2. How many have received a bit of feedback at some point in their career that has been truly helpful in making you a better leader (person, employee, manager, etc.)? (most of the hands go up again)
  3. How many of you get enough feedback? (almost no hands go up)
  4. How many would like more feedback on a regular basis> (almost all hands go up again)

What gets in the way? Roadblocks to feedback in business.

Usually there are two categories of roadblocks uncovered in the ensuing discussion. The first is a series of almost unconscious beliefs about giving feedback:

  • If I give someone critical feedback they will take it badly and either lash out or become demotivated.
  • If I give appreciation they will get complacent and slack off.
  • They might turn it around and give me some feedback and then it turns into a negative critique session on both sides.
  • I don’t have enough facts to support my feedback and they won’t believe me.
  • It might open a “can of worms”
  • They are professionals, they should know how they are doing and self-correct. I’m not a nursemaid.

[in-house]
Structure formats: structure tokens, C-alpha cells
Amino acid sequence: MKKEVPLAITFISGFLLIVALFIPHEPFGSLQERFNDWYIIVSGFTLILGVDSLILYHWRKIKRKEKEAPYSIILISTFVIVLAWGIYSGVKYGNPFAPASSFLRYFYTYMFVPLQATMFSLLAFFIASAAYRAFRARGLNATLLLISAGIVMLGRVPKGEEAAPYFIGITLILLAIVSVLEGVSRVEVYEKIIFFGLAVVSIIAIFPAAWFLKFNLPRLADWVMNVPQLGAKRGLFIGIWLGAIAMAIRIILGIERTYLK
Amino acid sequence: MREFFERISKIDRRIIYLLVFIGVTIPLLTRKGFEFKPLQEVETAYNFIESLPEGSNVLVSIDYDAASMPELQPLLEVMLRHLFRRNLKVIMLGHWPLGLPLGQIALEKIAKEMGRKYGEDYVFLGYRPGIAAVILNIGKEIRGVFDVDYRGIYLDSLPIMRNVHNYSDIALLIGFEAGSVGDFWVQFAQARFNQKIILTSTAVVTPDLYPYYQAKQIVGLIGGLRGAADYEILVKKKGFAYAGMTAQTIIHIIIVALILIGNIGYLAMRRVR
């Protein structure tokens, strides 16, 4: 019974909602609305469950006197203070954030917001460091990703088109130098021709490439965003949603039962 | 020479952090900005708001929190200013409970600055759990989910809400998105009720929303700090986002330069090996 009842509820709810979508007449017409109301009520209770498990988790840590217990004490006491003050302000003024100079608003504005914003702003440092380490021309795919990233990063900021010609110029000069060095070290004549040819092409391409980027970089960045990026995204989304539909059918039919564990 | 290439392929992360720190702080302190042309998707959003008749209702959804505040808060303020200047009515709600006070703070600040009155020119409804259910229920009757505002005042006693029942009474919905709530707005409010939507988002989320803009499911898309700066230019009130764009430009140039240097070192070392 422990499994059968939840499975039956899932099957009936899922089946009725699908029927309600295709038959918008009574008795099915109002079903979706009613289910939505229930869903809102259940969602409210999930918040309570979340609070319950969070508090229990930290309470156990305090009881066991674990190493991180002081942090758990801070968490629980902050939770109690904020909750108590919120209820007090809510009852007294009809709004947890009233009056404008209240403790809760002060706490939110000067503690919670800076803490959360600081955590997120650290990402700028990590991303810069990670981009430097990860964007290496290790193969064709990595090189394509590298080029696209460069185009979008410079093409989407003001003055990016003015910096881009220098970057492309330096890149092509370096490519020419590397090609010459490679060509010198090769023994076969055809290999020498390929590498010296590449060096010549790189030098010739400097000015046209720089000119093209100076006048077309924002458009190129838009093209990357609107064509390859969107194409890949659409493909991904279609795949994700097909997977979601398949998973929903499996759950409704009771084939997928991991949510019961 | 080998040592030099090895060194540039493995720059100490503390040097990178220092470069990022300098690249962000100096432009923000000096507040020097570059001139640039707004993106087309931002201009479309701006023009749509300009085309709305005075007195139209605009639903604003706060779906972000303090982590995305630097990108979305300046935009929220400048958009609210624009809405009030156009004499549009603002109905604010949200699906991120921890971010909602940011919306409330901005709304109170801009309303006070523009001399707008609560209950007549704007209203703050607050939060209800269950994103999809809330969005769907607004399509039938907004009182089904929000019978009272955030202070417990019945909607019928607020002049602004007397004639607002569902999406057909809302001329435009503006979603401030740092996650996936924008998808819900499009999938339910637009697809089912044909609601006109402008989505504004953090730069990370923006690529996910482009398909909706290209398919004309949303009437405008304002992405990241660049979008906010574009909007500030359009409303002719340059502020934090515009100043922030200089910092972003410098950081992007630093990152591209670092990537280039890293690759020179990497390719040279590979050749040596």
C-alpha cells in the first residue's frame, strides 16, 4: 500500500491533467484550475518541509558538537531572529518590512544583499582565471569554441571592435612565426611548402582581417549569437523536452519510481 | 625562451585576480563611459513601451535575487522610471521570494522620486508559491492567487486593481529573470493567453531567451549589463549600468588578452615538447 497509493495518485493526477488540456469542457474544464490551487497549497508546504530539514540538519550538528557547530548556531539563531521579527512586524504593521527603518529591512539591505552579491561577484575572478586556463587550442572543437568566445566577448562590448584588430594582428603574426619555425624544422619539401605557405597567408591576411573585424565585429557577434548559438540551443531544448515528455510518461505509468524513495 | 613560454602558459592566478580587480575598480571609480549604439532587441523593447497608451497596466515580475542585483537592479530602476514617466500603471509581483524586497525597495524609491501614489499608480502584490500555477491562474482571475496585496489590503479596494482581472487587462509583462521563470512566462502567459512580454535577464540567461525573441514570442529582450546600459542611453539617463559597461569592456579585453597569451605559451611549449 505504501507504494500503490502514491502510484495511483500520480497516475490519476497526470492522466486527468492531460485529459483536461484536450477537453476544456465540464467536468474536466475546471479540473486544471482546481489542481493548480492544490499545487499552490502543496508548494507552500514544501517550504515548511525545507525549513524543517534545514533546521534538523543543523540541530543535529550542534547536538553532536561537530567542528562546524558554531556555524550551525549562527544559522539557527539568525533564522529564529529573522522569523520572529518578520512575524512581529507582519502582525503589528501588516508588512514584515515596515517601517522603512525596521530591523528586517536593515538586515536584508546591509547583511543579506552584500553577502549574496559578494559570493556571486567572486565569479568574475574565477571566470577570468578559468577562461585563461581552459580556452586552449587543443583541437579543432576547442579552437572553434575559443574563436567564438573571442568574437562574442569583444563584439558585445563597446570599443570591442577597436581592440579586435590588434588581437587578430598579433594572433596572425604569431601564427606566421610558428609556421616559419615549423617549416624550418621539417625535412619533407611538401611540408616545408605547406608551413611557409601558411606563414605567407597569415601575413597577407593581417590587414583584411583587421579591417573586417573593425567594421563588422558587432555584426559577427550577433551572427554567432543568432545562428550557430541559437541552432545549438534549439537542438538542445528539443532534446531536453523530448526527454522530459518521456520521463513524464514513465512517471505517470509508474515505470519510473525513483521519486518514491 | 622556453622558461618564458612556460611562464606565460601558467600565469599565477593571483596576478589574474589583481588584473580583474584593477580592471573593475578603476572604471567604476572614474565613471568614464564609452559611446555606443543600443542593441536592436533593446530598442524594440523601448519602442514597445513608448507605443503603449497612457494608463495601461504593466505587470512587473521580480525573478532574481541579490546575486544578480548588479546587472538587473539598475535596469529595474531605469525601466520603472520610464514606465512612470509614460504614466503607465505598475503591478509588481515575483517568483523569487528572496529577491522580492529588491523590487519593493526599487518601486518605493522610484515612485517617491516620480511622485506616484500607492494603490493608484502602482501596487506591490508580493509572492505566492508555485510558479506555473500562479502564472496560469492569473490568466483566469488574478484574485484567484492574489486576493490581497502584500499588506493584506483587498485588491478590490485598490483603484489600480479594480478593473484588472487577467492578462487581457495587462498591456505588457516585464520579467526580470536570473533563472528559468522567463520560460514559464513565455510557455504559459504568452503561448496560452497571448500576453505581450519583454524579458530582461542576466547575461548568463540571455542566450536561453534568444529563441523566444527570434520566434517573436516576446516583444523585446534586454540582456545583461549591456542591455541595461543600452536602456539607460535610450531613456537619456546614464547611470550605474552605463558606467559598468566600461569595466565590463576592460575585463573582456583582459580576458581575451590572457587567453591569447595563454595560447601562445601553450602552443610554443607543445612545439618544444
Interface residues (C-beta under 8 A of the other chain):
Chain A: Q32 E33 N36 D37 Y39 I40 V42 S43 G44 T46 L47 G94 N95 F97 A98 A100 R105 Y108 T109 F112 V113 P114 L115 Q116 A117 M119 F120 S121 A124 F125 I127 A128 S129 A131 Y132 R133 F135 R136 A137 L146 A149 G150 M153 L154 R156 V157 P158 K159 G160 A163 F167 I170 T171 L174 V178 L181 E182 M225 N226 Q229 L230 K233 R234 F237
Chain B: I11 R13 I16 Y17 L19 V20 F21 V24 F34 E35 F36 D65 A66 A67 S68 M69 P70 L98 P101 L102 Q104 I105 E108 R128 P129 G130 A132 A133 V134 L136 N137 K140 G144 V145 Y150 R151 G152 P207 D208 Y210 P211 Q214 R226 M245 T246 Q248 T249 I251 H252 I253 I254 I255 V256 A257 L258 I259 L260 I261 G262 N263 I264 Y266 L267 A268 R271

• It’s potentially an awkward experience that I would just as soon not have.

The fact is, people want and need feedback, so these limiting beliefs are really all in the head of the manager, not the receiver. I call them leadership self-limitations.

The second roadblock category is usually a poor understanding of how to deliver effective feedback.  Here we can make great progress.  Basically there are two types of feedback, and they go together.

Appreciative Feedback: A good phrase to use is . .  “What I really appreciate about your work is . . . “ and then follow with an example of how their work is helpful to the business.

Constructive Feedback: A good phrase to use is . . .  “You could be even more effective if you …….”, then follow with specific, actionable suggestions for improvement.